Monday, February 4, 2019
Contrasting Settings in A Midsummer Nights Dream :: comparison compare contrast essays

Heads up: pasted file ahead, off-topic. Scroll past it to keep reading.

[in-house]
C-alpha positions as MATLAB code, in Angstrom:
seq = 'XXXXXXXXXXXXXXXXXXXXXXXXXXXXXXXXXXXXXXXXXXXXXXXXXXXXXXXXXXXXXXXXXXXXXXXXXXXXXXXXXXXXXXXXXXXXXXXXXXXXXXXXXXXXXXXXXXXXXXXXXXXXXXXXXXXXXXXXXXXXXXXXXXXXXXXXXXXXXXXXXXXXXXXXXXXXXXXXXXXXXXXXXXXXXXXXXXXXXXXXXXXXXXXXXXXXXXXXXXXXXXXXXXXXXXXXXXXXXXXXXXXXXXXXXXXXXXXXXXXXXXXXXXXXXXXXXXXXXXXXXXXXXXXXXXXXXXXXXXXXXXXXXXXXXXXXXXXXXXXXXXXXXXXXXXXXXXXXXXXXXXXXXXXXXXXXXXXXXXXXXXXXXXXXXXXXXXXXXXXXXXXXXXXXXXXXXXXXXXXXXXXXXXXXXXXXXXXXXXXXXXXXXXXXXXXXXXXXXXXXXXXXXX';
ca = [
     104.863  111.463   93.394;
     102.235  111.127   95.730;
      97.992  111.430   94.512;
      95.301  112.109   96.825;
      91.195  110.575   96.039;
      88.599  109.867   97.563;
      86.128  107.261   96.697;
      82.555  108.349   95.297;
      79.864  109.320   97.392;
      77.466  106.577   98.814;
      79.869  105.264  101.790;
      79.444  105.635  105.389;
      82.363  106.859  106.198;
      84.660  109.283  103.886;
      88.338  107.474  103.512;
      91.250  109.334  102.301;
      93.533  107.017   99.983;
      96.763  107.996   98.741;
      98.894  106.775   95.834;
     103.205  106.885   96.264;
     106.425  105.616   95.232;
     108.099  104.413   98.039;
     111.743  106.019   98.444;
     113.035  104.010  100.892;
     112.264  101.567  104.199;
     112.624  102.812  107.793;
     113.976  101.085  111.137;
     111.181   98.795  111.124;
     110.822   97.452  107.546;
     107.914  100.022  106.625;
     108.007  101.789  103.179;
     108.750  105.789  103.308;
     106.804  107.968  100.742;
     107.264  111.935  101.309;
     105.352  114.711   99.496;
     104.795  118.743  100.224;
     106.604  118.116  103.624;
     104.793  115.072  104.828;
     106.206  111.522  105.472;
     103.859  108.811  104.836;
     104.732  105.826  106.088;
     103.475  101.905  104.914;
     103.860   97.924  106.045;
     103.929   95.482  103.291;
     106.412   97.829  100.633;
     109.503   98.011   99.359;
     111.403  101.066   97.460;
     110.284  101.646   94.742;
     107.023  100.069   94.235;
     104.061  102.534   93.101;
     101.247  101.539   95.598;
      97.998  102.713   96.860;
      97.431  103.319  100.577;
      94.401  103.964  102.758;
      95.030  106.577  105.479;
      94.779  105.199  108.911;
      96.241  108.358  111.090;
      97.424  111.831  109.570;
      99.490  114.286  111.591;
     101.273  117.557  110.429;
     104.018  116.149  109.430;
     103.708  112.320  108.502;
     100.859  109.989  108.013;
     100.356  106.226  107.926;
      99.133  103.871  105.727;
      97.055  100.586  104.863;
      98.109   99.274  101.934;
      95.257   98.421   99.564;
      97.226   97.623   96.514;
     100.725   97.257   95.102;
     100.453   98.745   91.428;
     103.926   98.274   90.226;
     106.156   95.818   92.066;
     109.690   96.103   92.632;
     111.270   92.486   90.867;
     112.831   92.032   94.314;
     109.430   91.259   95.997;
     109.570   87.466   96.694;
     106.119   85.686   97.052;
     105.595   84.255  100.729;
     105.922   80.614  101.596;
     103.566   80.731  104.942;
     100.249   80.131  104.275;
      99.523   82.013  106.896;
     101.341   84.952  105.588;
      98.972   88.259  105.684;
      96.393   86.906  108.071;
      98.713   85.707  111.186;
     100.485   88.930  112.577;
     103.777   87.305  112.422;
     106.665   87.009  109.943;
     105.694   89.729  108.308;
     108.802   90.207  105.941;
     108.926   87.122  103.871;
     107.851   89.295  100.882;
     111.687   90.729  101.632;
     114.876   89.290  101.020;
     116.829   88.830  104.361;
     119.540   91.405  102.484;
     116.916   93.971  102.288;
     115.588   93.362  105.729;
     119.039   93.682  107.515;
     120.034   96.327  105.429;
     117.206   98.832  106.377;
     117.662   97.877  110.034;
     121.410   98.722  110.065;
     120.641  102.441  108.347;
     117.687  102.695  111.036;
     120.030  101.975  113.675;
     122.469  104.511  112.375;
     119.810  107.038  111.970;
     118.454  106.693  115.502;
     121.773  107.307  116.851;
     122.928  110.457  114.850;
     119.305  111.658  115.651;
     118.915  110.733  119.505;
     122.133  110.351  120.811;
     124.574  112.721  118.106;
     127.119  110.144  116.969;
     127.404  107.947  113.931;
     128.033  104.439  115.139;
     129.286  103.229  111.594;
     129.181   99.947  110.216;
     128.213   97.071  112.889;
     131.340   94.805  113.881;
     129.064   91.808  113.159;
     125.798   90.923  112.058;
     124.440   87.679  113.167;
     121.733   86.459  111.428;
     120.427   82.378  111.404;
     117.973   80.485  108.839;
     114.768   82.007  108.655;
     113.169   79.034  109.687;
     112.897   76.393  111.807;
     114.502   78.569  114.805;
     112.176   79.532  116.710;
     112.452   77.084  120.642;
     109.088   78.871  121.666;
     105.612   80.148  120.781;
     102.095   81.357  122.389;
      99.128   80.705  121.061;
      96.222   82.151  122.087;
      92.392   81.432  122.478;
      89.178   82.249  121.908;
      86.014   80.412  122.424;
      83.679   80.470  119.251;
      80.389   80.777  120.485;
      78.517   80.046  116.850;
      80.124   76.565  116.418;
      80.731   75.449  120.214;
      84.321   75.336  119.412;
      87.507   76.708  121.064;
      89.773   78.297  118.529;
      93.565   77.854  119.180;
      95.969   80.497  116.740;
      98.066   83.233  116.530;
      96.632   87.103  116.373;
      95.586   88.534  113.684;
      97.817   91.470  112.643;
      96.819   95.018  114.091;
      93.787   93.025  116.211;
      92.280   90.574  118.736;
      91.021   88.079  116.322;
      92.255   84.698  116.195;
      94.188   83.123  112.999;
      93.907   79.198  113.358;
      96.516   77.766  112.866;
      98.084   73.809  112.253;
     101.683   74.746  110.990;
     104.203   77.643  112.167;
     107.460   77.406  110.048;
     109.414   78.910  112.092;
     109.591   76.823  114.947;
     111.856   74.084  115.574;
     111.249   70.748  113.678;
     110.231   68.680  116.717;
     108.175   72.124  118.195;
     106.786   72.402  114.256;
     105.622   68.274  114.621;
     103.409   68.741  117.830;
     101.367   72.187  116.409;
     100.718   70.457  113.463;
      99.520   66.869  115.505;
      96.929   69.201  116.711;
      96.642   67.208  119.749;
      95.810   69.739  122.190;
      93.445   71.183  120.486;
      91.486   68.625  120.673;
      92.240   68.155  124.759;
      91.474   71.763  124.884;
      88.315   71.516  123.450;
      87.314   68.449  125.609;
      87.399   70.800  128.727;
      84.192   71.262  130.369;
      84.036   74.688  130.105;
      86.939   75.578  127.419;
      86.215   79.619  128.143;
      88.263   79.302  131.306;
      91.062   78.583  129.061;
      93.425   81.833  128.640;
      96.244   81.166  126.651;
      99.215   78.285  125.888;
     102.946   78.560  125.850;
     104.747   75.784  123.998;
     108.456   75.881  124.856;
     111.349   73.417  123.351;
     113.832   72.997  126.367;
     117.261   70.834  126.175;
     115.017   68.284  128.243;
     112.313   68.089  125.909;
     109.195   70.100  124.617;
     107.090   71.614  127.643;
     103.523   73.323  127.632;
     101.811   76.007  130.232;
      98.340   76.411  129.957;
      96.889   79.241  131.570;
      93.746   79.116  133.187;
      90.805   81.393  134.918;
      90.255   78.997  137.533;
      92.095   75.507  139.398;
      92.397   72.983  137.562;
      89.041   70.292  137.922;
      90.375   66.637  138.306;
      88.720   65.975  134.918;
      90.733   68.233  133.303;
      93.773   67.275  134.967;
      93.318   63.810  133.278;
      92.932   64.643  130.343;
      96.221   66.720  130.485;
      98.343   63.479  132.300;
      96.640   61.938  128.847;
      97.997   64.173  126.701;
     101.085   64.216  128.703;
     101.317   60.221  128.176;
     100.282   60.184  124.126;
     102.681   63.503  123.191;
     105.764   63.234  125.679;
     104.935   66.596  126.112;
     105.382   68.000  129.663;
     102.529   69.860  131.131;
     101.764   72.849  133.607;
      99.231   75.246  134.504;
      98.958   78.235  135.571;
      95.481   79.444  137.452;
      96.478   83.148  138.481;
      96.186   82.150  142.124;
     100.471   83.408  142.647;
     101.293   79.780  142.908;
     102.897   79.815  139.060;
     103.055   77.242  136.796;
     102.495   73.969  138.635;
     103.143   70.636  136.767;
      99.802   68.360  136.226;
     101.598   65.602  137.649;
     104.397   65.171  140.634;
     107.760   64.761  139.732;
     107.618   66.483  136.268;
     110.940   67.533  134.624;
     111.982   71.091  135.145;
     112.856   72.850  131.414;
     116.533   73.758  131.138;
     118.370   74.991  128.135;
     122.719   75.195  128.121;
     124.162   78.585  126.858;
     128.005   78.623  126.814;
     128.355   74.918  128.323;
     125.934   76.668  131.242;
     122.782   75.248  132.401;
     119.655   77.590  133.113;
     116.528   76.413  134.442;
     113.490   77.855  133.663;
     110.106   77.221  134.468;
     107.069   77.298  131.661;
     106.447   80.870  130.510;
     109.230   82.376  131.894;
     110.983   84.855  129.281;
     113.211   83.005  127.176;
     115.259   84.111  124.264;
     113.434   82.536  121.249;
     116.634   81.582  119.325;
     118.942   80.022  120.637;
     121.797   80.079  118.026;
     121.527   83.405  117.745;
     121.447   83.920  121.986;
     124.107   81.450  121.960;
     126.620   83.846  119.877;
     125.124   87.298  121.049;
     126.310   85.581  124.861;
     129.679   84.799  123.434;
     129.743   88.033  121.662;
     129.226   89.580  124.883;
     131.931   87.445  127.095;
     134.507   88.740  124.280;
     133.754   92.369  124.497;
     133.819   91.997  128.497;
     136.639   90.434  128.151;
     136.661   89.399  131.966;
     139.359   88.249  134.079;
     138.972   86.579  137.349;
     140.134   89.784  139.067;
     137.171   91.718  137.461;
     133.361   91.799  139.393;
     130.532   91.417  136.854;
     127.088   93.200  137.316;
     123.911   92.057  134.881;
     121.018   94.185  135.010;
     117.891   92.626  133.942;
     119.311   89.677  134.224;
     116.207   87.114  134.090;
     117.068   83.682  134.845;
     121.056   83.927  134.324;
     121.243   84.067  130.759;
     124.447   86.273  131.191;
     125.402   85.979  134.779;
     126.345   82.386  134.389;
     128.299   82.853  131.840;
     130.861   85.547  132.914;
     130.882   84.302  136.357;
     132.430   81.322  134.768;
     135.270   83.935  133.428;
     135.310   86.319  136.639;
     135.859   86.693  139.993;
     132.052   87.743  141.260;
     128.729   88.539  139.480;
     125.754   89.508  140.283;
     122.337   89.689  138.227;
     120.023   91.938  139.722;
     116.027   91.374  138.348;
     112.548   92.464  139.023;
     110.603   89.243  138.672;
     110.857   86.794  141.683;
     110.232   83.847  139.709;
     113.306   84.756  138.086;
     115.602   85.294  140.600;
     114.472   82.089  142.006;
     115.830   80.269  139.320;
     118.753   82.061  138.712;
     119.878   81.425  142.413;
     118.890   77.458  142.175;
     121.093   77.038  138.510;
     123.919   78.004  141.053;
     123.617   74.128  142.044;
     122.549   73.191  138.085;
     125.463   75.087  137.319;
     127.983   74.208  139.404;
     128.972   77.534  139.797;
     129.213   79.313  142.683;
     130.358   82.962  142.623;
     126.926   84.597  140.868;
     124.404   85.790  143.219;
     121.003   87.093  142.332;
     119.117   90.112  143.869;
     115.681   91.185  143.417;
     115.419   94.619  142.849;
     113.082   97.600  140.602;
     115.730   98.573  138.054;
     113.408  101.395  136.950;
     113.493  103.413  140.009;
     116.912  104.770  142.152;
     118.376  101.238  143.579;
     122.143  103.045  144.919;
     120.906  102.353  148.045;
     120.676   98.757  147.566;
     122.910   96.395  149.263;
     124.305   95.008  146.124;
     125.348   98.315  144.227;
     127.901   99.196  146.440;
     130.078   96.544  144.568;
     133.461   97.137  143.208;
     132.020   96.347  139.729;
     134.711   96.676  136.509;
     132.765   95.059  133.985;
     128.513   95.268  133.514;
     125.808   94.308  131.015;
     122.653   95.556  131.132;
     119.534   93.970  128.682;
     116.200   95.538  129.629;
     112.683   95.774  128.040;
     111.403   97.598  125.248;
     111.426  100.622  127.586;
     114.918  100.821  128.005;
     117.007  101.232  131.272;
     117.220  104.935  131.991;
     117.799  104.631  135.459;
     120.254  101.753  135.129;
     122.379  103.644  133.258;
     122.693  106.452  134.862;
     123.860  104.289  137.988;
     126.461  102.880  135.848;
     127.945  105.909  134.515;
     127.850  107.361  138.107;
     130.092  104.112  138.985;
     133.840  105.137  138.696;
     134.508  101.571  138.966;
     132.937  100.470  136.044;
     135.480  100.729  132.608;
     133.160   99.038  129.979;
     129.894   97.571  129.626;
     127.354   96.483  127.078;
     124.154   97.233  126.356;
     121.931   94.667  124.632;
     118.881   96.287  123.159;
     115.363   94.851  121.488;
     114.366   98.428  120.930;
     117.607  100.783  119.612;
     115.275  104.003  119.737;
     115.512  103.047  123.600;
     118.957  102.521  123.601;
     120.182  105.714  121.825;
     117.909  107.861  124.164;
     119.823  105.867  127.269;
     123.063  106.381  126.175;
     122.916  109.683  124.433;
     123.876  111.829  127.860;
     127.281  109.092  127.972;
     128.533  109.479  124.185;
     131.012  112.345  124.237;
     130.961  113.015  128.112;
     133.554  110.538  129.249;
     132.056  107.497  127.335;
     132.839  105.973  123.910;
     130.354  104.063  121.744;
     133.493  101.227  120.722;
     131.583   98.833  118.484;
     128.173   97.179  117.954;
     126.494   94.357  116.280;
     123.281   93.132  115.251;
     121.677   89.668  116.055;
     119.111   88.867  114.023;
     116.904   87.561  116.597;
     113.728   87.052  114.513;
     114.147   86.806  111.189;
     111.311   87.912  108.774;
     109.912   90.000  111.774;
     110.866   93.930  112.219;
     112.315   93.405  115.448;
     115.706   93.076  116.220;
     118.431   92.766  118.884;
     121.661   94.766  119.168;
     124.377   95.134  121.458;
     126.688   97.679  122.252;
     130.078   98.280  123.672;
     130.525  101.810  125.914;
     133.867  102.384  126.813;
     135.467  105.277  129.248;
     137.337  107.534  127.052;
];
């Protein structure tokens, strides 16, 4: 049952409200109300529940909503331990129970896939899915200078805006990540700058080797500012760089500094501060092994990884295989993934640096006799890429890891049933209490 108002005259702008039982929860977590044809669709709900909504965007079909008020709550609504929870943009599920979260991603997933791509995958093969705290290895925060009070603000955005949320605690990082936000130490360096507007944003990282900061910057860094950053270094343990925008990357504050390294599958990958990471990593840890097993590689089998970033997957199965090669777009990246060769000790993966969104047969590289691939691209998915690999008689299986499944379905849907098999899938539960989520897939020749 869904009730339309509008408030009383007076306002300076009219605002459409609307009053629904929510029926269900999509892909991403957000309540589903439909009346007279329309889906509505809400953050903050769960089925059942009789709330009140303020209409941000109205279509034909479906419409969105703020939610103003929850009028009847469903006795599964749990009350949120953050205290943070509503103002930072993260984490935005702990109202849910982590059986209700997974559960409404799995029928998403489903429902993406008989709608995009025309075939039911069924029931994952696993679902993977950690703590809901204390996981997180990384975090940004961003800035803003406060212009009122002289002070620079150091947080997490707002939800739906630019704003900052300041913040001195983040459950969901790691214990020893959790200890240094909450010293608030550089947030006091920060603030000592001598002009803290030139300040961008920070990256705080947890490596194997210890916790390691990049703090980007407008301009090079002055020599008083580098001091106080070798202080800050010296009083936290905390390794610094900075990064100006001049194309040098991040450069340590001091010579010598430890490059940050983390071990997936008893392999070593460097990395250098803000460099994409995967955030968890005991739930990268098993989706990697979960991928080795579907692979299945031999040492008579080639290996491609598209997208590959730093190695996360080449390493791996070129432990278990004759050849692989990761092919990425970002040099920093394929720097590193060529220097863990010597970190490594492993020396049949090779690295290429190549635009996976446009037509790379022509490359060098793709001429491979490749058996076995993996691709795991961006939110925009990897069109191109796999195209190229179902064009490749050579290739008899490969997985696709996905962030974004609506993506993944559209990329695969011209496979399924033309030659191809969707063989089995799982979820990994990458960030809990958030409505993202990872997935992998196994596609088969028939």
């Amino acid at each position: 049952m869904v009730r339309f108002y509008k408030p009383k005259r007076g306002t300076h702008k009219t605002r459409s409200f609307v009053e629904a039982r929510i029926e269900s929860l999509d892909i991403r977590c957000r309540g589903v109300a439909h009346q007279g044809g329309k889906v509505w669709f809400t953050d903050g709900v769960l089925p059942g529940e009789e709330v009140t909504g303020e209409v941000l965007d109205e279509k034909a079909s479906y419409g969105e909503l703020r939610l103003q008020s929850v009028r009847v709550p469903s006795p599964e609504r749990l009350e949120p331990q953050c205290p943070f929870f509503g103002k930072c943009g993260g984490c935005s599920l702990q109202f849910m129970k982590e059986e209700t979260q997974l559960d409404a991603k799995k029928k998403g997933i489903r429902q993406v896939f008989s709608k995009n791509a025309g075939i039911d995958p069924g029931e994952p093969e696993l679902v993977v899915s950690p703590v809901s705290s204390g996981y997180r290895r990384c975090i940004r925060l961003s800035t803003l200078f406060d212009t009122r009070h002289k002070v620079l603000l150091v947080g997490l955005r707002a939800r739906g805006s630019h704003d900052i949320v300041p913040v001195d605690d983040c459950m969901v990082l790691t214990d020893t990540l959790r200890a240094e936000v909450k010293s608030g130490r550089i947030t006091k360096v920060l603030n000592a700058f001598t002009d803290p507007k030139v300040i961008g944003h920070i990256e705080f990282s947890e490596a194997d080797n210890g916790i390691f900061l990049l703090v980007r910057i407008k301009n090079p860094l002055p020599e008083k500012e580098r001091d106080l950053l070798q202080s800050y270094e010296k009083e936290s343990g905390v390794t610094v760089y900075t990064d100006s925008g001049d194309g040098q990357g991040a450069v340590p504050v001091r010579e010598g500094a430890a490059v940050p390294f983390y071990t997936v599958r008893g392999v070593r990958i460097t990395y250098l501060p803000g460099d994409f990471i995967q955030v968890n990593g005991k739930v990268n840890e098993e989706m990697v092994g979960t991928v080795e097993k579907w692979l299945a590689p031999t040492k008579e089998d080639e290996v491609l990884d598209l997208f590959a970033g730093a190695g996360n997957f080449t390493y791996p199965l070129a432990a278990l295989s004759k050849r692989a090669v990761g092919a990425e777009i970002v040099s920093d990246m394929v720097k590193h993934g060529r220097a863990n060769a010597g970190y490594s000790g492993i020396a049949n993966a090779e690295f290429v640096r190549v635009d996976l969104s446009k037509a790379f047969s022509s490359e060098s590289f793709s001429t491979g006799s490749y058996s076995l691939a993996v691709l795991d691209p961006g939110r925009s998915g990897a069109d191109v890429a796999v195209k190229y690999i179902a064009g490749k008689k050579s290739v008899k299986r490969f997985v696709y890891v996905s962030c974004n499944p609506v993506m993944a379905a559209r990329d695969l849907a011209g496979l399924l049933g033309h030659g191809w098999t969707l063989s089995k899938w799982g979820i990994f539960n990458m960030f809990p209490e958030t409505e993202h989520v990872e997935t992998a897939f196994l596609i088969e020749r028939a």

Contrasting Settings in A Midsummer Nights Dream William Shakespeares play, A Midsummer Nights Dream offers awonderful contrast in gentle mentality. Shakespeare provides insight into mansconflict with the rational versus the stirred characteristics of our behaviorthrough his settings. The rational, dianoetic side is represented by capital of Greece, withits flourishing government and society. The wilder emotional side isrepresented by the fairy woods. Here things do non make sense, and mysticalmagic takes the place of human logic. Every proclivity may be acted upon withouta forethought to there outcome. The city of Athens represents the epitome of civilized man. Ruled bythe jurisprudences of man and kept in check by societys own norms. The human struggle tosuppress its insane and irrational tendencies, still being undertakentoday, discourages the civilized man from making rash and stupid actions.Thus every action should let a sound and pellucid purpose, found on the social norms. In the play, Egeus, the father of Hermia, has thoughtfully elect whathe considers an acceptable mate to wed his daughter. Egeus most likely basedhis decision on economic, political, and social factors in his choosing ofDemetrius. He is making a reasonable decision based on Hermias future in theirsociety. regrettably Hermia is smitten by Lysander and vice versa. Althoughher father may have make his decision with every good intension, keeping withthe traditional customs of his day, and pull down perhaps taking into considerationsuch things as attractiveness, he failed to foreclose the desires of his daughter.The young Lysander, who like most young men, cares little for the rules ofsociety, is willing to expose tradition and flee Athens to obtain Hermia.Therefore they must fall in the rational Athens to enjoy their irrational love. Theseus, the king of Athens, is the highest symbol of law and order inhis kingdom. After winning a war with other kingdom, he chooses to marryth eir queen, Hippolyta. His decision may very well have been inspired by love,but the political ramifications of their marriage is a more than plausible rationale.In fact Theseus apparent love for Hippolyta seems almost as an added reward toan already beneficial partnership. Whether any attraction was there or notprobably would not have made a difference. As king, Theseus must place thekingdom before his own feelings. It simply comes with the position. In short Athens represents the desire to suppress feelings and impulsesand to make decisions based on logic. Thus it does not give the power of rawemotion the authorized respect it requires, for man is both emotional and rational.